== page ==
Filipino-Canadians hold picket at the Chinese Consulate in Toronto to protest China's
 initiative to take control of the Spratly Islands in the South China Sea, July 8, 2011.
Please click the following link:
  to view Loida Nicolas Lewis, Chair of the U.S. Pinoys for Good Governance
(USP4GG) speak against China's "intrusion" in Philippine waters.
The Philippines is relying on its mutual defence treaty with the U.S. that commits American military action to defend governments within the treaty area, including the South China Sea. But the mutual defence pact between the two countries has been suspect for a long time, and whether the U.S. is under obligation to come to the aid of the Philippines in the event of an armed attack is highly dubious. Besides, if there is an armed attack against the Philippines, it should be first reported to the United Nations Security Council of which China is a permanent member. Thus, multilateral diplomacy has to be exhausted before resorting to use of reasonable force.

China to U.S.: Stay out

Will the United States take the risk of alienating and angering its principal trading partner and creditor? Again, that is very unlikely. China has already warned the U.S. to stay out of the South China Sea conflict.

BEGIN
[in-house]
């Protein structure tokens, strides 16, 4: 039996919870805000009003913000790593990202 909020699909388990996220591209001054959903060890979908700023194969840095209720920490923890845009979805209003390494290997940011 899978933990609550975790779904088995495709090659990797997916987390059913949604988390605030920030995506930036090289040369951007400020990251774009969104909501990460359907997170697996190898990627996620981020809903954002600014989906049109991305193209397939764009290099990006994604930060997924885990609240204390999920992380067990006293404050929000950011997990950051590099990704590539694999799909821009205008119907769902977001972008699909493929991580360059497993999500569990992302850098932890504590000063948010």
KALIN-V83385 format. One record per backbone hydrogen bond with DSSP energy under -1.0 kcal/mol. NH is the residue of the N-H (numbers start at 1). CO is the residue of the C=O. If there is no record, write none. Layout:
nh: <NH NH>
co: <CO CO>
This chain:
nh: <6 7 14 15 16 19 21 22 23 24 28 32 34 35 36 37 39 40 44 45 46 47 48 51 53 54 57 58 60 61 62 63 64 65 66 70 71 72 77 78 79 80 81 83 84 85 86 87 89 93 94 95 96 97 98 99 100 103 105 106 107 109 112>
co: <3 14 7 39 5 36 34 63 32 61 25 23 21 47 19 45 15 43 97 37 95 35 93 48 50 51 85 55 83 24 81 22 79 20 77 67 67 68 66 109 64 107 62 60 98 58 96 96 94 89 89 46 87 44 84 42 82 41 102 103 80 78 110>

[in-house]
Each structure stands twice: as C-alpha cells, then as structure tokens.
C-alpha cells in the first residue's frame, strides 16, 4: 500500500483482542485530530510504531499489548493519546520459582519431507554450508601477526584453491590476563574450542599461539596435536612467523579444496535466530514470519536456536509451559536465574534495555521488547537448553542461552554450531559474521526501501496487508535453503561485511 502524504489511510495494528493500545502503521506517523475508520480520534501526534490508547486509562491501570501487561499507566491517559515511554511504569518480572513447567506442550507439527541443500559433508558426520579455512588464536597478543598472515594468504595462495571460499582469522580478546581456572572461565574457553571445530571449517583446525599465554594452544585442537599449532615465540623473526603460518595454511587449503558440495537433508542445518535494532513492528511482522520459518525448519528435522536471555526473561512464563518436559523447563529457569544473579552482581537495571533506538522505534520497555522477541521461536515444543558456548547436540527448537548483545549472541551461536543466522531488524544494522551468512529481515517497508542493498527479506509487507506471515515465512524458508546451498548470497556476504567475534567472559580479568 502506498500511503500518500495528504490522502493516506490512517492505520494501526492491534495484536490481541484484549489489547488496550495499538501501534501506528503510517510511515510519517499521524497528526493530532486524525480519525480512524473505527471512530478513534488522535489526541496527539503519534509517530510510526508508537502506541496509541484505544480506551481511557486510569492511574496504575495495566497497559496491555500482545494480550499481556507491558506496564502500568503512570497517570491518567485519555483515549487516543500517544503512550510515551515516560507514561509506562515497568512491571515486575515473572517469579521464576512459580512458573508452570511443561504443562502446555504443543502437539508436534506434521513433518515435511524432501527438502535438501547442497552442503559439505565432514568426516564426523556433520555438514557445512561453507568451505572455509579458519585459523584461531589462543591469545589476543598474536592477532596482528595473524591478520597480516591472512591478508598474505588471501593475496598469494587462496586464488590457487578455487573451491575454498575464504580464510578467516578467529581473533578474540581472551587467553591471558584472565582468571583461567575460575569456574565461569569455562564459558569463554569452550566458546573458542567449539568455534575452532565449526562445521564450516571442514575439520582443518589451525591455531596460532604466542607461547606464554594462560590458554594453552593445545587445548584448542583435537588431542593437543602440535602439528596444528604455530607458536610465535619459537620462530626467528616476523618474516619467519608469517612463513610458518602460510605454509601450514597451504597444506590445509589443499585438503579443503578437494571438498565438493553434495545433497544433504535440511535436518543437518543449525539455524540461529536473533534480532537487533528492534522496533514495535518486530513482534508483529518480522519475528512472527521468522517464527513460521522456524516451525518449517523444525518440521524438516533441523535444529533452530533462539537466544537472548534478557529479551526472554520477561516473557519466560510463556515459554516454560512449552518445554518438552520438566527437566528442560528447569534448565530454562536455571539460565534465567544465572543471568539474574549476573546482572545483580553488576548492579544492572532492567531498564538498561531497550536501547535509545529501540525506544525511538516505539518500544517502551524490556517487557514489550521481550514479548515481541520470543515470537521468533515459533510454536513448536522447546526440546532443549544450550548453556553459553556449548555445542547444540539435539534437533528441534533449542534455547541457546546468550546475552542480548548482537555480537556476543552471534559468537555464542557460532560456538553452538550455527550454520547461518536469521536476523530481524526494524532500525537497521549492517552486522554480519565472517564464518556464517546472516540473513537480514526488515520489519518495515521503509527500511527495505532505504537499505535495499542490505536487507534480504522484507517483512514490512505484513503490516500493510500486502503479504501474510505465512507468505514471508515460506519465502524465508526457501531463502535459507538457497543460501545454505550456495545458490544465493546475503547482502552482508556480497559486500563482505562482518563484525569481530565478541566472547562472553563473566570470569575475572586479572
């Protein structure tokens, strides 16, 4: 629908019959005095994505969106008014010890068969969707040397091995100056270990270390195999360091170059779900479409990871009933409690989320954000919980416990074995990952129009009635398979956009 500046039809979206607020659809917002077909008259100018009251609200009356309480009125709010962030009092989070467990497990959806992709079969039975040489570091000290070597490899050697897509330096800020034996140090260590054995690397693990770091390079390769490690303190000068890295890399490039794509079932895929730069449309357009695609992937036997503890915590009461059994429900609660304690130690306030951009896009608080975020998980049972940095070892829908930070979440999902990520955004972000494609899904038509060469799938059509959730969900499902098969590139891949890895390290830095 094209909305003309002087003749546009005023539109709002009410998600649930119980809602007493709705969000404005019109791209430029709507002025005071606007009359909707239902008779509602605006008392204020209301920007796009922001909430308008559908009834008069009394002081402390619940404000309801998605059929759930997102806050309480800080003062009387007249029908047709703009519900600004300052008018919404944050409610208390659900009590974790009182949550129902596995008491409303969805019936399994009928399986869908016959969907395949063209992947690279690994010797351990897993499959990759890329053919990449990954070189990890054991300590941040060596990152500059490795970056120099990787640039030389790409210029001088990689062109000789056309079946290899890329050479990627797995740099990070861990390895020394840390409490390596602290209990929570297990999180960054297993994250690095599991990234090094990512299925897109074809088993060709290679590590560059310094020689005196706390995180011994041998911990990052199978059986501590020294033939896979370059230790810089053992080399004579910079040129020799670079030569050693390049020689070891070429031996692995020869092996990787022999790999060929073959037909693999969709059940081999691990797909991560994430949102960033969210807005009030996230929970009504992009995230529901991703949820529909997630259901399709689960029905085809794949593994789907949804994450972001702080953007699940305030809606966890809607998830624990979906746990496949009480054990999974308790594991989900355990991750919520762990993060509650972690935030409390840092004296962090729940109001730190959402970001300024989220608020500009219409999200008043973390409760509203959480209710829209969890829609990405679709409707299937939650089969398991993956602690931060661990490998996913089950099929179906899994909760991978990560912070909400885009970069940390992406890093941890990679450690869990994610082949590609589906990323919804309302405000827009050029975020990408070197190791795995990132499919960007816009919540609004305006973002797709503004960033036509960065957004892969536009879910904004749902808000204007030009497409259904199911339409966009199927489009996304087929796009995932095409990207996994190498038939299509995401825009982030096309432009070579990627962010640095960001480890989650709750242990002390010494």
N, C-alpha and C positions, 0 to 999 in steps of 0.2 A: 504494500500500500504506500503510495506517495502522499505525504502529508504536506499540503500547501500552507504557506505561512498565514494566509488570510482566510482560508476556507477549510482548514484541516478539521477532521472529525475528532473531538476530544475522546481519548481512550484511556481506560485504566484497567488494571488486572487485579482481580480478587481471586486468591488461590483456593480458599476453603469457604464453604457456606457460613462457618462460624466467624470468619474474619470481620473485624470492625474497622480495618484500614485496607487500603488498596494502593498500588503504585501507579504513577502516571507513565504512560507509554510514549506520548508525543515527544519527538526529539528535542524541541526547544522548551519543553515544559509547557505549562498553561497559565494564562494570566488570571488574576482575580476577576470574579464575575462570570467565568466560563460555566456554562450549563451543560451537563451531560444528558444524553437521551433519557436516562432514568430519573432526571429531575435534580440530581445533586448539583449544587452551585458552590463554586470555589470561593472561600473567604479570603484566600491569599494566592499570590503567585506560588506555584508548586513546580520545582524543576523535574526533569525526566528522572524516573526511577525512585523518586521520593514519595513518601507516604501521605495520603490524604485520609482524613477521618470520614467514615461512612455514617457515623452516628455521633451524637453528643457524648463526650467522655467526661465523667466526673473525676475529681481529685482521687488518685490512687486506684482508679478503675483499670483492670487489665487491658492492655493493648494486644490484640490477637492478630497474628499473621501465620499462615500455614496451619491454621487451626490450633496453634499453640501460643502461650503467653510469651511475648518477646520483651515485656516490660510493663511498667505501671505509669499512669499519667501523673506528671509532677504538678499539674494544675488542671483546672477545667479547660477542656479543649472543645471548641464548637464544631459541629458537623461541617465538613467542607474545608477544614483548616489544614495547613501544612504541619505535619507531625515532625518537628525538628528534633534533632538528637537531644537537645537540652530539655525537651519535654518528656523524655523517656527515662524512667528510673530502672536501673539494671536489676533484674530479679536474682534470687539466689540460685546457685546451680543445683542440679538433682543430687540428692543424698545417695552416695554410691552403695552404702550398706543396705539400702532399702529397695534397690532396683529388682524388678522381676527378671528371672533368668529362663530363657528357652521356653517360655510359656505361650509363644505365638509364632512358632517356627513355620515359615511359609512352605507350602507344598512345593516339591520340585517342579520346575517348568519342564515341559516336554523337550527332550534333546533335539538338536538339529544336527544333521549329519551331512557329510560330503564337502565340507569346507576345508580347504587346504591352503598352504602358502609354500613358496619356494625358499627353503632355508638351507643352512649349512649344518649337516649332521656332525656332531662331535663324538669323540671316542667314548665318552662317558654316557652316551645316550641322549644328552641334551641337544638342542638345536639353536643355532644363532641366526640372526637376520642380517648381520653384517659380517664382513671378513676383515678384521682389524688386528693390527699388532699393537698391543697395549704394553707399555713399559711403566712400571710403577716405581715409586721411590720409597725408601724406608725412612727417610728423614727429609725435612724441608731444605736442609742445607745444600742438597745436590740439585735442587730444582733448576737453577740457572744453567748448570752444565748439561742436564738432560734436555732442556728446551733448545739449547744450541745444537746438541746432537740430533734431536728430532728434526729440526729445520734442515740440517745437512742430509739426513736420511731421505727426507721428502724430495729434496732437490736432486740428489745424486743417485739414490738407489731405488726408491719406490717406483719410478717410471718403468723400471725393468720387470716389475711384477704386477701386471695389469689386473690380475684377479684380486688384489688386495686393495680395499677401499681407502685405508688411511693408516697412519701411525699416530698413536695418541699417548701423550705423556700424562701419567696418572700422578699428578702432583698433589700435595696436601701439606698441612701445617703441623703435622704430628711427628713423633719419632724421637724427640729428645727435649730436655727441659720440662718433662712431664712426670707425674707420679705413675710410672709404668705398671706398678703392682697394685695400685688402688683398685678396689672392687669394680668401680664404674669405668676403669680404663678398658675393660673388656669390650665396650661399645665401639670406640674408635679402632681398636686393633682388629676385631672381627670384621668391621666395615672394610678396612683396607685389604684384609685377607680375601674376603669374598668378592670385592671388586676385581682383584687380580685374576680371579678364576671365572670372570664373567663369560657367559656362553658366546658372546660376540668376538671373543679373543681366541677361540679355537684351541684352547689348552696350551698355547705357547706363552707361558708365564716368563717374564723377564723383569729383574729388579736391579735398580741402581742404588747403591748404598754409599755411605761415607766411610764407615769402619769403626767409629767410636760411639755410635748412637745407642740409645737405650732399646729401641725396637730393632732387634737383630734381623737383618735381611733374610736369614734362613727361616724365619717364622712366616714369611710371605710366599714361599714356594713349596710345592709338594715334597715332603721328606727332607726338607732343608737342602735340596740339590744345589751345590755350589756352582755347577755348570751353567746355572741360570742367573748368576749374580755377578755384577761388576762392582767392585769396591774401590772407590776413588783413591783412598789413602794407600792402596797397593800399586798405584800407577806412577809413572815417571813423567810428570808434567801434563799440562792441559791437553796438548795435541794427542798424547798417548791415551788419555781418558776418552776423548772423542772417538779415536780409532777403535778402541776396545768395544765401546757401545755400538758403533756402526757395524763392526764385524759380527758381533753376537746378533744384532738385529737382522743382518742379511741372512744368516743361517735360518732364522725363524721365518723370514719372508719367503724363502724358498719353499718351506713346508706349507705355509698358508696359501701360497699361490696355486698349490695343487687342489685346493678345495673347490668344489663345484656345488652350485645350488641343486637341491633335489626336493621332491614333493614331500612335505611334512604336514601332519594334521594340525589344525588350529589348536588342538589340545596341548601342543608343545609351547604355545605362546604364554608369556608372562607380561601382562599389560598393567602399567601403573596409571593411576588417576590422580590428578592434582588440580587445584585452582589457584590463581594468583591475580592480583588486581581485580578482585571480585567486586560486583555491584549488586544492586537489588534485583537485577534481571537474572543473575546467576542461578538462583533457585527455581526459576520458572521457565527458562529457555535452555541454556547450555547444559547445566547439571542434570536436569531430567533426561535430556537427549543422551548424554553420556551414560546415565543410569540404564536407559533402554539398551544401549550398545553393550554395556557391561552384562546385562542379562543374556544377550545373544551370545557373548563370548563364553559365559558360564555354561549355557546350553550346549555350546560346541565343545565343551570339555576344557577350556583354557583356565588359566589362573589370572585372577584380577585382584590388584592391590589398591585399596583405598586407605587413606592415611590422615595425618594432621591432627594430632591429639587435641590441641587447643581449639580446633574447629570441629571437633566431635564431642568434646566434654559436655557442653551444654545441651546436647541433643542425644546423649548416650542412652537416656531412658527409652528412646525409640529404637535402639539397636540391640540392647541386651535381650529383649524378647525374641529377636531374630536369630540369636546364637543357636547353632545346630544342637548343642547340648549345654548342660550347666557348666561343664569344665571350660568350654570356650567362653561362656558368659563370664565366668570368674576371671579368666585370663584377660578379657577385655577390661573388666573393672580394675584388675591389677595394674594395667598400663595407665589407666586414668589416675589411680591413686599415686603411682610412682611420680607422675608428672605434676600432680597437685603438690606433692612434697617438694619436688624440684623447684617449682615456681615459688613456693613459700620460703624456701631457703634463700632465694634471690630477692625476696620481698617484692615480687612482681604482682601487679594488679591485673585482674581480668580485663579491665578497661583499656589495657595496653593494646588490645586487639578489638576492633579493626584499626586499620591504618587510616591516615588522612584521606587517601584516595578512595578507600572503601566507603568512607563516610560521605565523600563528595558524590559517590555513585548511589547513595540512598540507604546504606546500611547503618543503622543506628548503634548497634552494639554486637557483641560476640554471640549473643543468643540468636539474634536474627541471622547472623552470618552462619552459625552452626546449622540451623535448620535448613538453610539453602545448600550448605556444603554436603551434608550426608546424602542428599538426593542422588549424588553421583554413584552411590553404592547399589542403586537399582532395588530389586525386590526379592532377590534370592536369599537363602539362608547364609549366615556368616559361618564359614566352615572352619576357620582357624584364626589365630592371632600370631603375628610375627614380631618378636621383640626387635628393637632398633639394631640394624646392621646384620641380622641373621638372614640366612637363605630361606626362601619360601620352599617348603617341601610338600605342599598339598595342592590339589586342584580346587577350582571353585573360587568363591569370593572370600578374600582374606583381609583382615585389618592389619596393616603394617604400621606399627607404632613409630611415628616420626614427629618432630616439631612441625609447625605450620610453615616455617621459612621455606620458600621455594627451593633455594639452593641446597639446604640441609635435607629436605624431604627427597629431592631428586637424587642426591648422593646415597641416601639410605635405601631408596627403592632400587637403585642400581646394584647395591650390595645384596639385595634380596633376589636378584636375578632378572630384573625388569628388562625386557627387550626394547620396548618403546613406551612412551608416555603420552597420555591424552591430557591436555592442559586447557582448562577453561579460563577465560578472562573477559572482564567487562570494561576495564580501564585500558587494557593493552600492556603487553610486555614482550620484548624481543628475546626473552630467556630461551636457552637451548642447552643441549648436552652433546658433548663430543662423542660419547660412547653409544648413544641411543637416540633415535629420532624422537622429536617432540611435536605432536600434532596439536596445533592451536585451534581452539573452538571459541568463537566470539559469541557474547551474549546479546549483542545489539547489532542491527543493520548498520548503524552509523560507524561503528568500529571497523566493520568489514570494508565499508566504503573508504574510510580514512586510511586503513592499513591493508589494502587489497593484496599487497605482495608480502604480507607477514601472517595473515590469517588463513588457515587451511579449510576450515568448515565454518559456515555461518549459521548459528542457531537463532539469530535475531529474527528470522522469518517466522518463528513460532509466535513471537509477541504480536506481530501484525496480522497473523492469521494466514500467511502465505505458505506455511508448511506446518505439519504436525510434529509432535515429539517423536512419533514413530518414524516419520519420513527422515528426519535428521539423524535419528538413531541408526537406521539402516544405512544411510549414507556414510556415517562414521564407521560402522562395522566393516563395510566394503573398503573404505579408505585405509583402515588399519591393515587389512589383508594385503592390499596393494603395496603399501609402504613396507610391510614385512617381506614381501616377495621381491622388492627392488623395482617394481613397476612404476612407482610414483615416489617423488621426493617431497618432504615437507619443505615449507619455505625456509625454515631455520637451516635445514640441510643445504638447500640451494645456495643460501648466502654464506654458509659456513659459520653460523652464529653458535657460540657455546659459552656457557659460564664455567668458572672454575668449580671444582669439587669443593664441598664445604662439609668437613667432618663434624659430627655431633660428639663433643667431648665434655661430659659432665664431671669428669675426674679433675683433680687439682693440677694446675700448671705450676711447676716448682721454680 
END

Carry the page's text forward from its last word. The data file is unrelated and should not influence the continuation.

But Filipino-Americans in the United States and other Filipinos in the diaspora, including in Canada, are being urged to picket Chinese consulates around the world to protest China’s apparent power grab in the South China Sea. This is fine if the purpose is to push China to accept multilateral talks among the South China Sea disputants, but not to further inflame the conflict with nationalistic claims that will not result in lasting solutions. Statements such as “China’s intrusion in Philippine waters” or “Spratlys are worth dying for,” especially coming from Filipino émigrés, are vacuous and empty. Here comes again the opportunity for Filipinos who did well abroad to make light of the real economic and poverty issues that confront their countrymen in the Philippines, by focusing on an issue that hardly matters to the average Filipino.

Not that sovereignty or our national patrimony is not an important matter, but this issue has always been sidestepped by our own leaders in government when it comes to foreign investments.